Tidal kite powers up in Northern Ireland

Mon, 18 November 2013

A kite systems that ‘flies’ underwater is now generating electric power in the waters of Strangford Lough in Northern Ireland.

Called Deep Green, this innovative generating system has been designed to harness the power available in relatively low speed currents which could significantly widen the harnessing of tidal power for electricity production.

The Deep Green unit installed in Strangford Lough is a 1:4 scale version of a full size system. One of the main advantages of this system over other technologies is that no tower is required on which to install the generators and the Deep Green unit is simply moored to the sea bed, making installation quick and easy. The mooring wire or tether is attached to the ‘kite’ unit by means of a bridle and a swivel and this tether also incorporates the electric cable to takes the power to a central collection point and then to the shore.

The kite unit is inherently buoyant and comprises a wing-shaped top section that provides both the buoyancy and the lift. Below this is suspended the turbine rotor which is housed in a nozzle to increase the thrust. This rotor is directly connected to the generator so no gearbox is required and behind and below this is the rudder that controls the movement of the unit.

By means of the rudder the kite unit is made to track over a predetermined path limited by the scope of the tether. By following this underwater path to and fro in a sort of figure of eight motion the kite unit can move at over ten times the speed of the actual steady water flow and it is this increase in the water flow speed passing through the turbine that gives Deep Green its increased efficiency.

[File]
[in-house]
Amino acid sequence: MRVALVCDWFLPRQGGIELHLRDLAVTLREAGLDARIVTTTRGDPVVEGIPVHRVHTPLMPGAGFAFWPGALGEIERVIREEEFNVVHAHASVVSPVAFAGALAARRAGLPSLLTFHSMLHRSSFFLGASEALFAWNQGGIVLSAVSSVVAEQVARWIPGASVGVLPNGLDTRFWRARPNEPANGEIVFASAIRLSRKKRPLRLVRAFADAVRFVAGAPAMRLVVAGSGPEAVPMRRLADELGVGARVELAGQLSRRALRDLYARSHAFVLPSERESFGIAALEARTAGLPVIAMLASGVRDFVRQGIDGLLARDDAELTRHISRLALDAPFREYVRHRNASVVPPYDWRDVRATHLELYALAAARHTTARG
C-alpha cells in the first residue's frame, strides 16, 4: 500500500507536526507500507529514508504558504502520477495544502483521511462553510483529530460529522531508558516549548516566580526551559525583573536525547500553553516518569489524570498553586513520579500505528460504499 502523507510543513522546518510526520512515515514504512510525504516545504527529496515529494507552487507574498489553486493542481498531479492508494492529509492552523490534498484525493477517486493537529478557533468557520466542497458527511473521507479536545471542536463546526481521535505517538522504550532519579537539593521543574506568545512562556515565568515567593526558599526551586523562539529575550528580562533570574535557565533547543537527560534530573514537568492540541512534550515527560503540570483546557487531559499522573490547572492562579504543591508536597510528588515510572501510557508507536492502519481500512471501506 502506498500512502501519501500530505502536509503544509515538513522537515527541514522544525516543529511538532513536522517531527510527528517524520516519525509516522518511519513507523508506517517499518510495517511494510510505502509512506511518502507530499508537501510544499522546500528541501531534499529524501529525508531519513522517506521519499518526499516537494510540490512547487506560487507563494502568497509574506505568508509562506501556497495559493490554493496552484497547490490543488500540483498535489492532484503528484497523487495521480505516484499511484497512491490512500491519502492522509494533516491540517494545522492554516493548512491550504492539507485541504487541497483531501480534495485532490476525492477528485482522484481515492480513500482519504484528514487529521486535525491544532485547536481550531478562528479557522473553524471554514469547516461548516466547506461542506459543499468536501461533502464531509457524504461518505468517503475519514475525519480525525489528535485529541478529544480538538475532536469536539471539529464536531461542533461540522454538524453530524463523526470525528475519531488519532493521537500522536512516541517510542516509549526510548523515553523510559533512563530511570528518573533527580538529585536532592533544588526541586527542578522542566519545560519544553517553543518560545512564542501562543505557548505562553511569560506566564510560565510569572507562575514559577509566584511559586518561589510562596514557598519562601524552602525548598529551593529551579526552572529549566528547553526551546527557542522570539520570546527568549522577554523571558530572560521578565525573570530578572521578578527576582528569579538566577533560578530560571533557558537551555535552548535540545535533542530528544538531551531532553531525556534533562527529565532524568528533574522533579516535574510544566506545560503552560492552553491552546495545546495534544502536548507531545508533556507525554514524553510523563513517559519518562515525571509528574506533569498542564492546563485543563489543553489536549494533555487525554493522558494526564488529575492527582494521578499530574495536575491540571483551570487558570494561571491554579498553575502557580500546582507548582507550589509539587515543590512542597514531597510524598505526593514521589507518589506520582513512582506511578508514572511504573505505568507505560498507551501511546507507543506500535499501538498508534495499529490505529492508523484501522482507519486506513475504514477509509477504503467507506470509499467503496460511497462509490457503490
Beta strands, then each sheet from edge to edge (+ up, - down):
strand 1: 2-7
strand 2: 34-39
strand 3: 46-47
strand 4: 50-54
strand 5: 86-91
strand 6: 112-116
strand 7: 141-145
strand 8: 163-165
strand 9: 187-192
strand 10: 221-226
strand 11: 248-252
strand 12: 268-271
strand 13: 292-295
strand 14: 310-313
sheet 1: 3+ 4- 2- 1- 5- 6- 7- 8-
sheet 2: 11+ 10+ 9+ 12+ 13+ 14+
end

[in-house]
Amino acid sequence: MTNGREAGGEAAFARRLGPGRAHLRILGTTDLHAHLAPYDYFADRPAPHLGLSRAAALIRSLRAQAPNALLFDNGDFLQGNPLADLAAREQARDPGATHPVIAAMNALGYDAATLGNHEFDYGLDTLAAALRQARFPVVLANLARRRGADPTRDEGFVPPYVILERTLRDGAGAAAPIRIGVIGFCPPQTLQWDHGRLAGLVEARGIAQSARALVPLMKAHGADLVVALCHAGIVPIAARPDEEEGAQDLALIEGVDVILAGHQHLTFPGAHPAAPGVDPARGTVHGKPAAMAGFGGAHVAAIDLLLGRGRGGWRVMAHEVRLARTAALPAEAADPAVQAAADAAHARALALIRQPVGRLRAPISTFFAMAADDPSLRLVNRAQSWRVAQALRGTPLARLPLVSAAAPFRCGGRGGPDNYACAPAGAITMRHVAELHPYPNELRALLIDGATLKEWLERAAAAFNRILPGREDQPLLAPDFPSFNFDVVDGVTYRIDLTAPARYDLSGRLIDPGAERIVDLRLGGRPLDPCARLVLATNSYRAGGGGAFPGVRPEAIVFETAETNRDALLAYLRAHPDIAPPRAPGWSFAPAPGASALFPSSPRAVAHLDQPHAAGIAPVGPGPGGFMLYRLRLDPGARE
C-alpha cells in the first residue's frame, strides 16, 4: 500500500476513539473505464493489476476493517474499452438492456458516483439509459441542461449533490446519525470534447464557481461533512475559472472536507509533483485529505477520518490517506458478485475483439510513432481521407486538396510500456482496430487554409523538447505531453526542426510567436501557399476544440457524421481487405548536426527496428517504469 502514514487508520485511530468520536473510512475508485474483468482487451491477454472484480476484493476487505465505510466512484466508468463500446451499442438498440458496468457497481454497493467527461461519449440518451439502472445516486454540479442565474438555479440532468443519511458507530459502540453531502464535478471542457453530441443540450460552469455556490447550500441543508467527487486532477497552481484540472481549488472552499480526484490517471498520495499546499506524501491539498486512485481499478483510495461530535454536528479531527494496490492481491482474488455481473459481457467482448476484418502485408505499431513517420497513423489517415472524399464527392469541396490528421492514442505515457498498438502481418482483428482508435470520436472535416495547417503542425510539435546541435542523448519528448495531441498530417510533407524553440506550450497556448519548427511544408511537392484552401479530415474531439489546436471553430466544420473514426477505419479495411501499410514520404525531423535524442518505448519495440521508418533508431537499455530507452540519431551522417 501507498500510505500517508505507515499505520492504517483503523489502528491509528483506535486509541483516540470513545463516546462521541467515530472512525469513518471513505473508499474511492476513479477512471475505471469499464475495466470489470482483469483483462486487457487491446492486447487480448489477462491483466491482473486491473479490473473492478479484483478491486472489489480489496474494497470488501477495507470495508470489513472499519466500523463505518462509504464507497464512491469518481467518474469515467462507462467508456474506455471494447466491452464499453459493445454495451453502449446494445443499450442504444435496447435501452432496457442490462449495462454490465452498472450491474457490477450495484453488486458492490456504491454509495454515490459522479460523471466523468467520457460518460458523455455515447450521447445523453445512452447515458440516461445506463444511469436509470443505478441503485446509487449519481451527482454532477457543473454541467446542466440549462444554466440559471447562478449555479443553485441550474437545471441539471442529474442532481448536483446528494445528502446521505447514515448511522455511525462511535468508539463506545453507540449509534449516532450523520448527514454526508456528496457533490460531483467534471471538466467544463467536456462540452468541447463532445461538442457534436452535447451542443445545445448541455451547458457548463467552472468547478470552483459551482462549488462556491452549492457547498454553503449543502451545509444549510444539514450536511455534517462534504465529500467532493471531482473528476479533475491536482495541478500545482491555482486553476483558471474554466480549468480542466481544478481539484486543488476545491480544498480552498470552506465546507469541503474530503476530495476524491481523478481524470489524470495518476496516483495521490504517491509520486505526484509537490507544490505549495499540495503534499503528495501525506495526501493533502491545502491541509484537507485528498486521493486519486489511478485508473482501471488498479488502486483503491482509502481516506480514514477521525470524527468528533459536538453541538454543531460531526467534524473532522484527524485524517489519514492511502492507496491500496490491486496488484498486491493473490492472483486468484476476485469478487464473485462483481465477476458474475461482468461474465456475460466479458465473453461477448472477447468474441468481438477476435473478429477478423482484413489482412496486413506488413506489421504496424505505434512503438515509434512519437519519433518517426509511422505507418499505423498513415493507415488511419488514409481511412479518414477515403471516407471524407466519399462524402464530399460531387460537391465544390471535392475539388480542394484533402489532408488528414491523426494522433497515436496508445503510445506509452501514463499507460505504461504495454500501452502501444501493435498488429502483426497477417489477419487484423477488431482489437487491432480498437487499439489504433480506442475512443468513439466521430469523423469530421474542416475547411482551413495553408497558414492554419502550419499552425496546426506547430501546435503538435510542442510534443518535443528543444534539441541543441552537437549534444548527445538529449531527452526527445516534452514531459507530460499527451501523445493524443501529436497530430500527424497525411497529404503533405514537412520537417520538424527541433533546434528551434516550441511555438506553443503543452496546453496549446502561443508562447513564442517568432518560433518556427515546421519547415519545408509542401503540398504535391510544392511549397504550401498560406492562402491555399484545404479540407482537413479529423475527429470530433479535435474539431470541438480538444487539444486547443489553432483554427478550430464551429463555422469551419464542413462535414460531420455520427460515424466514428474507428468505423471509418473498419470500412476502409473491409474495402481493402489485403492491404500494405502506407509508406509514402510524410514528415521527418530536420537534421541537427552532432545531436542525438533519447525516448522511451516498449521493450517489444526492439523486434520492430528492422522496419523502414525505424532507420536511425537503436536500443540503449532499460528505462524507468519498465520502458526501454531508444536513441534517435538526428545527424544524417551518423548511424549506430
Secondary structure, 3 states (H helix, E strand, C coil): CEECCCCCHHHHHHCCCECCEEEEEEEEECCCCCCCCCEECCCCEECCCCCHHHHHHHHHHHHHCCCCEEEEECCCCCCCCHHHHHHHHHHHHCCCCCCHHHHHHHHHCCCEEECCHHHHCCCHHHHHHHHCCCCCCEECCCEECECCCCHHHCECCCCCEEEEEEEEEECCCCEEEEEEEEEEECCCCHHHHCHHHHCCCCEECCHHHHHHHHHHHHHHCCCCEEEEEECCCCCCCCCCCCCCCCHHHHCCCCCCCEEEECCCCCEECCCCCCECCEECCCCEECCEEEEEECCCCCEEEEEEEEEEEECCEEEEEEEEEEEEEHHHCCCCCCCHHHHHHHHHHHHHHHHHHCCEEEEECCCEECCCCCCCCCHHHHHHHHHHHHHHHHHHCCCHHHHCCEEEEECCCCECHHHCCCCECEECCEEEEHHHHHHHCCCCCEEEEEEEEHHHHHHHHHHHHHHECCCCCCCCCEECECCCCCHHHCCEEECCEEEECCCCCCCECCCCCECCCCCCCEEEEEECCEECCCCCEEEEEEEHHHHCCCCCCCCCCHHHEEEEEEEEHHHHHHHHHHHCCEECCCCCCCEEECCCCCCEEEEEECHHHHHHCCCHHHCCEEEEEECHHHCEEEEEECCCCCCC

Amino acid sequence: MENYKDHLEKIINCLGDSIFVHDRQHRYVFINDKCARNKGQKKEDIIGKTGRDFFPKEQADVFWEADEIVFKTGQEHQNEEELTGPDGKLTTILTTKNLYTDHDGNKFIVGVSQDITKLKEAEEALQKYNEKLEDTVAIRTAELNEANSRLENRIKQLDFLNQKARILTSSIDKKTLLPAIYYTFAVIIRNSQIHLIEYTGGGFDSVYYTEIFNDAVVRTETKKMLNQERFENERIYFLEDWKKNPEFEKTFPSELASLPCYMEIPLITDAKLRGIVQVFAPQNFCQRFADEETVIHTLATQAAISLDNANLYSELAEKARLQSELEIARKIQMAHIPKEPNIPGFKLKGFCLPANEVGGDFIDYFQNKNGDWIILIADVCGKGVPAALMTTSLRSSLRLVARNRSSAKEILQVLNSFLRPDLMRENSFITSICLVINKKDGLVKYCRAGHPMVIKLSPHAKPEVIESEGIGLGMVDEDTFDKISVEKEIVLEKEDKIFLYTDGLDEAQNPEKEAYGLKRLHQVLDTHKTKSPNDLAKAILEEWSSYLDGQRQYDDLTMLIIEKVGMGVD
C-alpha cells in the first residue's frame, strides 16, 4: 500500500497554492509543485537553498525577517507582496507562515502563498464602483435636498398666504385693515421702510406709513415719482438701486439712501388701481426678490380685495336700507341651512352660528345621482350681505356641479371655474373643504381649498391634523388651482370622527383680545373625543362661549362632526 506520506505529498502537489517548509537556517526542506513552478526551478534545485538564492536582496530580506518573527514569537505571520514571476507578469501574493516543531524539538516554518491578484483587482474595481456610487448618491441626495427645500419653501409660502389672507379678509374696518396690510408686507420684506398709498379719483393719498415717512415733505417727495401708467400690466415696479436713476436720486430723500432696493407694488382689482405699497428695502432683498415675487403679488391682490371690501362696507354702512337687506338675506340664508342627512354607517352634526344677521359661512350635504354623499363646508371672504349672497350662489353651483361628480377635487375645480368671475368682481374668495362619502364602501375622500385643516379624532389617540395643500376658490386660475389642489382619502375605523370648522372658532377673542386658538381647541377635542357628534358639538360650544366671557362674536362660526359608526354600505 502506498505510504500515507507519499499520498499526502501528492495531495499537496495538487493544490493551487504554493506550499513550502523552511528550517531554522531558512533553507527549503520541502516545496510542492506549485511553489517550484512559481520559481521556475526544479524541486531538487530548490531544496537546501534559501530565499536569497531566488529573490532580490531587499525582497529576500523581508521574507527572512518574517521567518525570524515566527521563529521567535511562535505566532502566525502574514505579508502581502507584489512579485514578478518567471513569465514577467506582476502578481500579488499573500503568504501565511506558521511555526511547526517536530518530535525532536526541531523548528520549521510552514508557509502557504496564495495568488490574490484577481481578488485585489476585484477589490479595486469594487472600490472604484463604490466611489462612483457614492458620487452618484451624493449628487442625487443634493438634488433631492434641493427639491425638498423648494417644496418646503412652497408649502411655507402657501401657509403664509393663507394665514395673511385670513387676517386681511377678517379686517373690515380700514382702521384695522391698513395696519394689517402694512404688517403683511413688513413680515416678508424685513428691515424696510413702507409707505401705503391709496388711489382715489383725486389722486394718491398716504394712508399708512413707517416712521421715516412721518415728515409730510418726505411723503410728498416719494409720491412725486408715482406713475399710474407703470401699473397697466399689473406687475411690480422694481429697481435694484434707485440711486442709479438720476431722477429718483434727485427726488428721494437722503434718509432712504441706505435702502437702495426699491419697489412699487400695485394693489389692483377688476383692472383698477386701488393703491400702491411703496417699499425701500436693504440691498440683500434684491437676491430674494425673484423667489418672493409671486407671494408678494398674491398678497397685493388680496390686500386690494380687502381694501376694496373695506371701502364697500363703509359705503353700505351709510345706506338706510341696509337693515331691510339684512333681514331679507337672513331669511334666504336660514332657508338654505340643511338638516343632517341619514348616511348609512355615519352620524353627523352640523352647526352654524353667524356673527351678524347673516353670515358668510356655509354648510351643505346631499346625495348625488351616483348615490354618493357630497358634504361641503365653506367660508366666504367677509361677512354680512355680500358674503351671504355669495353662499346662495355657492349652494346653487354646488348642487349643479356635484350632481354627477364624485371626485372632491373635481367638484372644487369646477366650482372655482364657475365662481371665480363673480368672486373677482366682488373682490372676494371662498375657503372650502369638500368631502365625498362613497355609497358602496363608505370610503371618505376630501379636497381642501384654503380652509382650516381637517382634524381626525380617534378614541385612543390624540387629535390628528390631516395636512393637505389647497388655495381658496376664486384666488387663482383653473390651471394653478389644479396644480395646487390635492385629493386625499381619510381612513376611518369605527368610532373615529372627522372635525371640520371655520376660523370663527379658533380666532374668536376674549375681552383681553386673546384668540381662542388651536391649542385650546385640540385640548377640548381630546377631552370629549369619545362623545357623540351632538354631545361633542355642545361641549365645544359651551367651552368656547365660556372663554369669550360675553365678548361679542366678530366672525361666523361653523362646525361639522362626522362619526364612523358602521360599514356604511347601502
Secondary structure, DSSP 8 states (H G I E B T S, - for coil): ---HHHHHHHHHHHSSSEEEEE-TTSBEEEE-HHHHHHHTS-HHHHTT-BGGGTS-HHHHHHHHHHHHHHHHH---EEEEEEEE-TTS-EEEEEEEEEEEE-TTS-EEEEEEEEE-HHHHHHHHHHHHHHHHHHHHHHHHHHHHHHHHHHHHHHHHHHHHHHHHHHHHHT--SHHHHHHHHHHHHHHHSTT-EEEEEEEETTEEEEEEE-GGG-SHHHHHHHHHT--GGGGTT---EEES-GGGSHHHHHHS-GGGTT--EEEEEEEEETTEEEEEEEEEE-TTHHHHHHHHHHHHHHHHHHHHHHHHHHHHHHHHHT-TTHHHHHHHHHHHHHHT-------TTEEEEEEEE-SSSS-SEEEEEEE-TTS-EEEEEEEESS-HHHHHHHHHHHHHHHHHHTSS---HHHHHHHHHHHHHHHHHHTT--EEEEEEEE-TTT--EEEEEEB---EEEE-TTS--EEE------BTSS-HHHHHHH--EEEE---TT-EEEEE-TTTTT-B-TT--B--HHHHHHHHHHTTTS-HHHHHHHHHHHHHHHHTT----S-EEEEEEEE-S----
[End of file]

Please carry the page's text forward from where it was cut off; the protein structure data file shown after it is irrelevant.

Minesto, the company behind this new system is claiming several advantages for their Deep Green kite system. The robust anchorage system does away with the need to install a permanent tower and low maintenance costs are claimed because only the attachment and detachment of the kite is done offshore with the remaining maintenance done on the unit when it is brought ashore. There is virtually no visual or environmental impact as the kite unit is always at least 20m under the surface of the sea which also keeps it below the waves. The full size kite unit will weight less that 7 tonnes and a unit of this size will produce around 500kW. It can operate in currents of less than 2.5m per second.

Four sizes of Deep Green have been developed, with the largest producing 850kW from an 11 tonne unit operating in water depth of between 90m and 120m in currents of between 1.4 and 2.2m per second. The smallest of these units is designed to produce 120kW in depths up to 65m.

“Our technology is indeed very different from other marine power plants, said Anders Jansson, CEO of Minesto. “It has been a long fight to get to the point where we are but when you have what we have it is worth it. This is a breakthrough for the entire renewables energy industry. We will produce renewable electricity with high reliability at a cost which will be competitive with or even lower than conventional energy sources.”

Minesto is owned by a consortium including Saab and several venture capital companies.

Further information:

By Dag Pike


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